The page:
Searching the deepest corners of my memory's attic, my first Zelda game was Majora's Mask, with A Link to the Past and The Four Swords following soon after. All of those games were fun despite the free-roam elements being limited to how far you've progressed through the game. Despite being able to run around and kill things, the games were still linear.
Breath of the
is different. The first five minutes start with a vague beginning (something
almost reminiscent of Dark Souls),
whereby you are thrown out into the wild to fend for your own. If you decide to
stop staring at the world, you will have everything you will ever need to go through
the game within three or so hours. This is a wild departure from every Zelda game before it.
This version of Hyrule is massive. The open world is as big as a Zelda game has ever gotten, and based on how people respond to this, I can imagine the next title featuring an even bigger setting.
It's not The Witcher 3: Wild Hunt big or Skyrim big, but it is big and teeming with life. The sky is rich and bright and the plains are filled with jumping frogs and fluttering butterflies. Ã There is just so much to explore and so much to see, providing a lot of opportunities for videogame photography.
Dungeons and shrines are scattered throughout
Hyrule as well. Each one is very puzzle-based (as you might have guessed), and
the puzzles are actually clever and fun, being almost based on real science and
not the typical video game logic. You will be encountering a lot of these and
spend up to 50 hours combing through every secret each place has to offer.
Combat has been tweaked. The first weapon I got was a woodcutter axe, followed by a sword from a Boblokin I just killed. Soon I picked up a shield, which deteriorated over time. Weapons are not permanent in this game. They break and force you to collect different weapons. This adds a fine edge, keeping things fresh and making sure that you're on your toes constantly. I find this mechanic much more interesting than finding a weapon that sticks with you long enough until you find a new one with better stats.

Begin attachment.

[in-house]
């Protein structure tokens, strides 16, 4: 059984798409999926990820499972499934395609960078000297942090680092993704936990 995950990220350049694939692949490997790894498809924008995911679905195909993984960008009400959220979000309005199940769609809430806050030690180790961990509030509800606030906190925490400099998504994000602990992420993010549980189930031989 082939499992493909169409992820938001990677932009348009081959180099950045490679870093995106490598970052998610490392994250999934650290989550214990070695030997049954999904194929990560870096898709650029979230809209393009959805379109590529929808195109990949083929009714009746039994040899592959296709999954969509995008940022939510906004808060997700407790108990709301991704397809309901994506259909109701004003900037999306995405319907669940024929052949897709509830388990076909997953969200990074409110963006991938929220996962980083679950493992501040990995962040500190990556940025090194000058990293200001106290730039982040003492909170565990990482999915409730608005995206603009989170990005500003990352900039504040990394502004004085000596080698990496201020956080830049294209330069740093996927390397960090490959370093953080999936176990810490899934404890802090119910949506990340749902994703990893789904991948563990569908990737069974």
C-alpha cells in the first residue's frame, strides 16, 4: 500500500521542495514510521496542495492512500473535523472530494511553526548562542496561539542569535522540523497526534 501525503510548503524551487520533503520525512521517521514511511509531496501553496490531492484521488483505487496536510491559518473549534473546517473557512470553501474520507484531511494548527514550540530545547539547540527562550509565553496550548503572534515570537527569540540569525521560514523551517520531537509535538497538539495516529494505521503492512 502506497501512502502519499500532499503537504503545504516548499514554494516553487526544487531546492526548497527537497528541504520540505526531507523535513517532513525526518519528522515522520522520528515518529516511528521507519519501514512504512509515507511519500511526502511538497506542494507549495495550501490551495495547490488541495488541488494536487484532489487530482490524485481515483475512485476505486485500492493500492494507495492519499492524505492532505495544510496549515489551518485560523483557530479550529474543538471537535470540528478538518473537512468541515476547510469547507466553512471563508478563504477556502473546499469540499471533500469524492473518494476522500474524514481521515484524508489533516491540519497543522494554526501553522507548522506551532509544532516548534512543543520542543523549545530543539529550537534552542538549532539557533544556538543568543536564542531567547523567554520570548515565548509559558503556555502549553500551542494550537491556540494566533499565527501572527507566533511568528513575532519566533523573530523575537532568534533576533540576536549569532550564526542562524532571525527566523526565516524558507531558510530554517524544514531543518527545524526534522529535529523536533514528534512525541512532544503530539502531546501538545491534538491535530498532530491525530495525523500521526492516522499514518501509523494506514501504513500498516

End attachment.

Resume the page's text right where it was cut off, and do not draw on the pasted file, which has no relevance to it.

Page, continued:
It's unfair to slap Dark Souls into every new game, but it is true - there are Dark Souls elements in the combat, albeit in a lighter way. The stamina wheel determines how long you can sprint and do certain attacks, like the spin slash. It is there to control a bit of your action and to keep you from getting bored while wandering around Hyrule, because after spending at least 60 hours, it does get a little boring. I've played Red Dead Redemption and Skyrim lots of times and the splendor of the visuals eventually faded. The same can happen in Breath of the Wild.
The Legend of Zelda: Breath of the Wild is a marvel achievement from Nintendo. In a way, it breaks barriers. It introduces nothing groundbreaking in the gaming world, but Breath of the Wild gives us something fresh in a stale franchise and people who have never played a Zelda game before will definitely want to play this game.
The newest Zelda game is definitely wild. It soars beyond expectations with rich visuals, sounds, and hours of gameplay. If there is a real reason to acquire a Nintendo Switch now, it is The Legend of Zelda: Breath of the Wild.